RICHMOND -- The largest restructuring in the history of James River Corp. surprised shareholders and employees of the paper manufacturing company, but industry analysts have given the changes a positive reaction.

In an announcement last week at the company's annual meeting, James River said it will sell off business lines in which profits were disappointing and will concentrate on cost-effective operations with a high market share.

The restructuring, expected to be completed within a year, will shrink the company's annual sales by more than $1 billion dollars and will transfer about 7,300 workers to the buyers of the divested operations.

In making the announcement, James River Chairman and chief executive Brenton S. Halsey called the plan "perhaps the most important and complex endeavor James River has ever undertaken."

"It is not a program that we undertake with a great deal of enthusiasm," Halsey said.

"James River has throughout its history been a company of growth, and it is clearly not as much fun to consider growing smaller," he said.

Halsey said the operations to be sold contributed about $1.3 billion, or about 22 percent, to last year's sales of $5.9 billion.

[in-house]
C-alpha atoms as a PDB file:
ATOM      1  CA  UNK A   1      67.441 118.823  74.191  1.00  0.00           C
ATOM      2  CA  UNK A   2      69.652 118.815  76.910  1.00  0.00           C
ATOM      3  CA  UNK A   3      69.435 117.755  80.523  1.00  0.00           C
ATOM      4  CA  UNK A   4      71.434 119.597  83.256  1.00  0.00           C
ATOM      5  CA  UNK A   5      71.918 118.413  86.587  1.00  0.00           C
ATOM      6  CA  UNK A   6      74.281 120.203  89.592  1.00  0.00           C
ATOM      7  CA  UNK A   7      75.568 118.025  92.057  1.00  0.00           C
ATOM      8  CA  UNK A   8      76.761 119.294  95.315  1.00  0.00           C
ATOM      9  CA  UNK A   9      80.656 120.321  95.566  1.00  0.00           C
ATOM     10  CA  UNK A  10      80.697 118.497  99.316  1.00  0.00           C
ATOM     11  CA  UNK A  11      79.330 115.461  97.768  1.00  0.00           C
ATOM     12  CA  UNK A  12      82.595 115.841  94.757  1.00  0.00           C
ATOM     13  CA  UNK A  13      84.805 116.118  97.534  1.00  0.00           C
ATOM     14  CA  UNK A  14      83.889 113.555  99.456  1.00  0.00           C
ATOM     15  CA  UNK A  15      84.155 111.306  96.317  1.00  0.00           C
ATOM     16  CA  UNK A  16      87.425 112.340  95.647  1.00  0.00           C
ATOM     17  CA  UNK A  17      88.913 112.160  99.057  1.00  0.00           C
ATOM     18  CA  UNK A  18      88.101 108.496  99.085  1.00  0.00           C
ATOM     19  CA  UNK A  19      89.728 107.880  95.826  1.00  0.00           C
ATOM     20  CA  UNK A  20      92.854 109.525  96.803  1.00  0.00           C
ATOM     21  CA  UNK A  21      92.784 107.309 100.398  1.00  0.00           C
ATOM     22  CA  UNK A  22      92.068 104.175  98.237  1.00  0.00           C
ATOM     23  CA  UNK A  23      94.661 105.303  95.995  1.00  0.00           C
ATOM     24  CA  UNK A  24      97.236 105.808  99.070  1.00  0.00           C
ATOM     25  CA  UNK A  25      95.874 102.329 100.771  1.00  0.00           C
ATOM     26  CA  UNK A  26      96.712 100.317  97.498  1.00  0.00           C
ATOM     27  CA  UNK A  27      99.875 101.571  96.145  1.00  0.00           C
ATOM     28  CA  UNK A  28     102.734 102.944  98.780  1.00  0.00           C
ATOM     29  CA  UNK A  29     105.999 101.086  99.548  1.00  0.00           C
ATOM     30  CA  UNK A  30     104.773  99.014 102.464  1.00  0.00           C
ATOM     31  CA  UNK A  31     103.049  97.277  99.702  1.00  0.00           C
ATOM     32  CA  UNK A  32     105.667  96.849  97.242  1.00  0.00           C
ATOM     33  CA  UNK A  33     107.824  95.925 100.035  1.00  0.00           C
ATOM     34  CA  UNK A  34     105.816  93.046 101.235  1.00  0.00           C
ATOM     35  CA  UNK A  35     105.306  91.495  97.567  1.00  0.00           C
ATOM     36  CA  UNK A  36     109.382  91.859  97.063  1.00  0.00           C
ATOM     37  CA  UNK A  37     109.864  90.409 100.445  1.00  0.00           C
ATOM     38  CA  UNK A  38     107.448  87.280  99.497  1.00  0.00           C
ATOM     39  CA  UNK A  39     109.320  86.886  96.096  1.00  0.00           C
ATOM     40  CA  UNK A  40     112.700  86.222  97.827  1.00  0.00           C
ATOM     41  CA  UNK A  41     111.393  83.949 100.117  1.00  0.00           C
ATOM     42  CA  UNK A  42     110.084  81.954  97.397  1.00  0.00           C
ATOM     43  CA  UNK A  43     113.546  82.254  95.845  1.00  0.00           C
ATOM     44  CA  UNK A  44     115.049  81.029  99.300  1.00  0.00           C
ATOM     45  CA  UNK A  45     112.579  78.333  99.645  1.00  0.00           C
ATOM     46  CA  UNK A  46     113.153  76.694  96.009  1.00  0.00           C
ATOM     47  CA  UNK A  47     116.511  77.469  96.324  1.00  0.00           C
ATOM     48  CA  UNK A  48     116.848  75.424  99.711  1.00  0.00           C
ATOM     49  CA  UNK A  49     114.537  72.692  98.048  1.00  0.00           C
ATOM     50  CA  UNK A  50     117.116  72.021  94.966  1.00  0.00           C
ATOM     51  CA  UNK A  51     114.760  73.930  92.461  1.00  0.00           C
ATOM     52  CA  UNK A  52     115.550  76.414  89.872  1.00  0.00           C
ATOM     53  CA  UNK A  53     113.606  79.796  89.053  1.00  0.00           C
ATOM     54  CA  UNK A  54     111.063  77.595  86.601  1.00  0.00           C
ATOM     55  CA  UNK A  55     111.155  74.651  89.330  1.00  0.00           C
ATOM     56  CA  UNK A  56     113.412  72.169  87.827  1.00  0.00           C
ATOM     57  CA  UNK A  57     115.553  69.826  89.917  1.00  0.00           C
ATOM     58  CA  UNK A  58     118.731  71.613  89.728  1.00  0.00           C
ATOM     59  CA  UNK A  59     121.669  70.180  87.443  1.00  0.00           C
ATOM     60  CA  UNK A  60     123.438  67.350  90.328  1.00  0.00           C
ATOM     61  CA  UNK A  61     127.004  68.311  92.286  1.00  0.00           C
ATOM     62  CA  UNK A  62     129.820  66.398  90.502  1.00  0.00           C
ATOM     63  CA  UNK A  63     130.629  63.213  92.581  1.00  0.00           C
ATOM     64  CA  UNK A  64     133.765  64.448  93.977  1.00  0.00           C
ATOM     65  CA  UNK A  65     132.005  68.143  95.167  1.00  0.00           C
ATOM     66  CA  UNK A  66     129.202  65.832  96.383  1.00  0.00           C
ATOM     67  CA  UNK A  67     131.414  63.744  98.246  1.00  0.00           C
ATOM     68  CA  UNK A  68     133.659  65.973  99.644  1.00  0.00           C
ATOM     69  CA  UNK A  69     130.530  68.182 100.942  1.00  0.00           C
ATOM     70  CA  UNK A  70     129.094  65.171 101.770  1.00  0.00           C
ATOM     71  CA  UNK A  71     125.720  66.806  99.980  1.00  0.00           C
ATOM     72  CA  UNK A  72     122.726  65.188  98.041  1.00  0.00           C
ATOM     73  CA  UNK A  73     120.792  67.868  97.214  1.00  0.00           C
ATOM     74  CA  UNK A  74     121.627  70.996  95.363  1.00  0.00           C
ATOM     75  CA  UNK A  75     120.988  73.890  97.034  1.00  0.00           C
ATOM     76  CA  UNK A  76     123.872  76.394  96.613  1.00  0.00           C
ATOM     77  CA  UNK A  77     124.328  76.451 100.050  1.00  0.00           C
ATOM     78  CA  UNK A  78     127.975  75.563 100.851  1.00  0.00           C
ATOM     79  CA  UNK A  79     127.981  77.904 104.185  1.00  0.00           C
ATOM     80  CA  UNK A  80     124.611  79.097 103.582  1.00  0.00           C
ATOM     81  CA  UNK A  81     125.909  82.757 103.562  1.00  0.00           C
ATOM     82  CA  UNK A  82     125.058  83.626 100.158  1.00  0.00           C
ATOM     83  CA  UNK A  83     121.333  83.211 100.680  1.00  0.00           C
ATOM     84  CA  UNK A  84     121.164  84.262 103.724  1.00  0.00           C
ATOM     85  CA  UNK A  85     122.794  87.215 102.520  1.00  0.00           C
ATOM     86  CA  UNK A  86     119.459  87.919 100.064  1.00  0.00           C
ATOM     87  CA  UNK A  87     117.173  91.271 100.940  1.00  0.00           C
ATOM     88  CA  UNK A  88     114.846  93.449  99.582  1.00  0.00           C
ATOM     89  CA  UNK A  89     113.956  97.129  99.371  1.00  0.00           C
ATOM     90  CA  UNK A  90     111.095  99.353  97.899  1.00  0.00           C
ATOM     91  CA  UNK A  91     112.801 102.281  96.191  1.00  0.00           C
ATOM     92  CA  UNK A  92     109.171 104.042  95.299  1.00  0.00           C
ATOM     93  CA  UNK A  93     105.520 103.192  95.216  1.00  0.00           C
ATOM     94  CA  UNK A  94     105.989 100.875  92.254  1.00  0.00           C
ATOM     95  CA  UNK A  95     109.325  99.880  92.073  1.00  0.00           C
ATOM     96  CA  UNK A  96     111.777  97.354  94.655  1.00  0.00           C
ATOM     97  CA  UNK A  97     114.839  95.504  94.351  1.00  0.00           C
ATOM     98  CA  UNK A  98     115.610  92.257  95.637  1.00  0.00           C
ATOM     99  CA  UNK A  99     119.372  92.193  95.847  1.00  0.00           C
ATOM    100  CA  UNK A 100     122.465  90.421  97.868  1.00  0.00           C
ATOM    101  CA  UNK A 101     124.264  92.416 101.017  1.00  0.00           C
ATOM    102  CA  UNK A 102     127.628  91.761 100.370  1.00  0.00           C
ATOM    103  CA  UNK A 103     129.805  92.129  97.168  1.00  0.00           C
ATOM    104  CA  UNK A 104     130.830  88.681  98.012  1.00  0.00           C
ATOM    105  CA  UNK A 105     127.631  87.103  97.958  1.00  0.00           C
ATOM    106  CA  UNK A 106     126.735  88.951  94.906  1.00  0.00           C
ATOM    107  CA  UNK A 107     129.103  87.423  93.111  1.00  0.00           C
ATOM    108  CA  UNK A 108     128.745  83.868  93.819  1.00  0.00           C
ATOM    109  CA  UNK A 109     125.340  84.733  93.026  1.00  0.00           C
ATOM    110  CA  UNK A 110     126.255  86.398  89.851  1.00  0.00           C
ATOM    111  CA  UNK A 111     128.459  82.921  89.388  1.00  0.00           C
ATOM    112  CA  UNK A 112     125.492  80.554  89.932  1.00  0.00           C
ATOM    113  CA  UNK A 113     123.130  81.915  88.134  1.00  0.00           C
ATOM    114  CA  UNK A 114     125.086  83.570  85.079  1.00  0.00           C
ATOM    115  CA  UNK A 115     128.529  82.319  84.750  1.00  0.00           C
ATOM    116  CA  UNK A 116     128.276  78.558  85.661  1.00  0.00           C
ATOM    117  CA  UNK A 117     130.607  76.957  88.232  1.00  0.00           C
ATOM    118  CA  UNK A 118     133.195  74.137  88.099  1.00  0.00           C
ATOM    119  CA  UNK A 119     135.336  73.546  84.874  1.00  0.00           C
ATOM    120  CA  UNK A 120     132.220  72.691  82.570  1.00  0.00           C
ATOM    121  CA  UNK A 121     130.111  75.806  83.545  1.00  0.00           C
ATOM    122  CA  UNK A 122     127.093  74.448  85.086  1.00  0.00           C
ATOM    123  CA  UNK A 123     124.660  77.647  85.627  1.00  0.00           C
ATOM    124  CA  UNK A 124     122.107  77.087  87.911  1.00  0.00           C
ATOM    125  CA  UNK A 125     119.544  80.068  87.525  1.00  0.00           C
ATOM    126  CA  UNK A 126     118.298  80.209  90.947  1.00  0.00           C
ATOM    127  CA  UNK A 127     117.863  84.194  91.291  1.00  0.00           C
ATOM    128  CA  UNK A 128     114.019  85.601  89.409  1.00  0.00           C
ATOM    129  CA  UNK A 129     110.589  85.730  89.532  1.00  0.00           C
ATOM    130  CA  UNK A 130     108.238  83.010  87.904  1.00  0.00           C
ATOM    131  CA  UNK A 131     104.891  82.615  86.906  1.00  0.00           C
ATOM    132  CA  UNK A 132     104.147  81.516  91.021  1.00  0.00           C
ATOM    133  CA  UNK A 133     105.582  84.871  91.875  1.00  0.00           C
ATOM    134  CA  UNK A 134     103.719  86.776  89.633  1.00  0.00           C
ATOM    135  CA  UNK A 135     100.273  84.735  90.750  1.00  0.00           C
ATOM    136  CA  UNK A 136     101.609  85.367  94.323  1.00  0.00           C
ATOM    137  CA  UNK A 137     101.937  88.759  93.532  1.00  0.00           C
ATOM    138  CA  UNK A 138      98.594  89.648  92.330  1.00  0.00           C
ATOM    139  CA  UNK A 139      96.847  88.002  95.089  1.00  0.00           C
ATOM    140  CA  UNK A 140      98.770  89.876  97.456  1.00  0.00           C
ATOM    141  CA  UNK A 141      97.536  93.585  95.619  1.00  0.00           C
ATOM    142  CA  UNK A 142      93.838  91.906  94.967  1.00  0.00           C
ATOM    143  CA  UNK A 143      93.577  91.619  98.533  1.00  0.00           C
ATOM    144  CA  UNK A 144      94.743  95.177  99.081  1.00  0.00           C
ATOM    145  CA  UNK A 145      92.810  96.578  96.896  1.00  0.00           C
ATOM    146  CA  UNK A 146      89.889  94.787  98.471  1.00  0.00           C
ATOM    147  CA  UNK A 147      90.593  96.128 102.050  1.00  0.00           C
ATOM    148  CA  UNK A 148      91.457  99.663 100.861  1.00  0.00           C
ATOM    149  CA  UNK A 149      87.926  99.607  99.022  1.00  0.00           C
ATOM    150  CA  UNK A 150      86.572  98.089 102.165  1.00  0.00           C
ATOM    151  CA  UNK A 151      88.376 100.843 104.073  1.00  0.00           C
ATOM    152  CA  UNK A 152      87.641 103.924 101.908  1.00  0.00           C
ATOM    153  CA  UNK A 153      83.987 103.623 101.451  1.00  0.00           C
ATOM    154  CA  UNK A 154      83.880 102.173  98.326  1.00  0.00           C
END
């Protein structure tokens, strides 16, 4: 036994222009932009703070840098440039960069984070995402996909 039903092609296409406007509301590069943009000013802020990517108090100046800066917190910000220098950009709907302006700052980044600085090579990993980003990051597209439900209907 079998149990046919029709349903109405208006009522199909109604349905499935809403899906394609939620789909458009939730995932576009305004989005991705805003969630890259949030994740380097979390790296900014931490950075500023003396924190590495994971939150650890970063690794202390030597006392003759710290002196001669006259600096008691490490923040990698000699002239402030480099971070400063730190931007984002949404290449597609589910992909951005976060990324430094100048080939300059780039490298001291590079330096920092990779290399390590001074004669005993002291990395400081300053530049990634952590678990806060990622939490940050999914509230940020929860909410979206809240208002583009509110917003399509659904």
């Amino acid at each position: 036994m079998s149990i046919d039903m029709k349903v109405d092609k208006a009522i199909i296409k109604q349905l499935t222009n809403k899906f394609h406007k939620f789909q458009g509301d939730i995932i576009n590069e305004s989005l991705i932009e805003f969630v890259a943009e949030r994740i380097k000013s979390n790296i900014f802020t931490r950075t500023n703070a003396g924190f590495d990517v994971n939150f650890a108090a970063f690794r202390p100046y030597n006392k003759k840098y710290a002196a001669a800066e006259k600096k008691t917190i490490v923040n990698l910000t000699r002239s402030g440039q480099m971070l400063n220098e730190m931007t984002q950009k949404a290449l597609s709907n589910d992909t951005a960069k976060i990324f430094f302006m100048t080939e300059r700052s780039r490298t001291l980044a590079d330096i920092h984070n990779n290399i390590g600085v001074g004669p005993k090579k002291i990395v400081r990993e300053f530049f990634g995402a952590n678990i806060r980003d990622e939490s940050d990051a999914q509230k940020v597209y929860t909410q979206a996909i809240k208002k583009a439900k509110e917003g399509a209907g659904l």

Cash raised by the divestitures will be used to expand capacity in the company's remaining businesses and to buy back up to 8 million shares of the company's stock, a step that sometimes is taken by companies to bolster support for their stock price.

When the program is finished, the company will operate mainly in four business areas: towel and tissue products, Dixie food service products, food and consumer packaging, and communication papers.

George Shipp, an analyst who follows James River for Scott & Stringfellow Investment Corp., said his preliminary reaction to the announcement was generally positive.

"To me it makes a great deal of sense," he said. "I think there's a realization that capital is in short supply in the '90s and that the company can't do everything."

"Long term, I think this is very positive for earnings, financial returns and the stock price," said Jeanne Carroll, an analyst at Morgan Stanley & Co.

James River, based in Richmond, reported $6 billion in sales for the fiscal year ended April 29, up from $5.87 billion in 1989. Profit fell 13 percent, to $222 million from $255 million.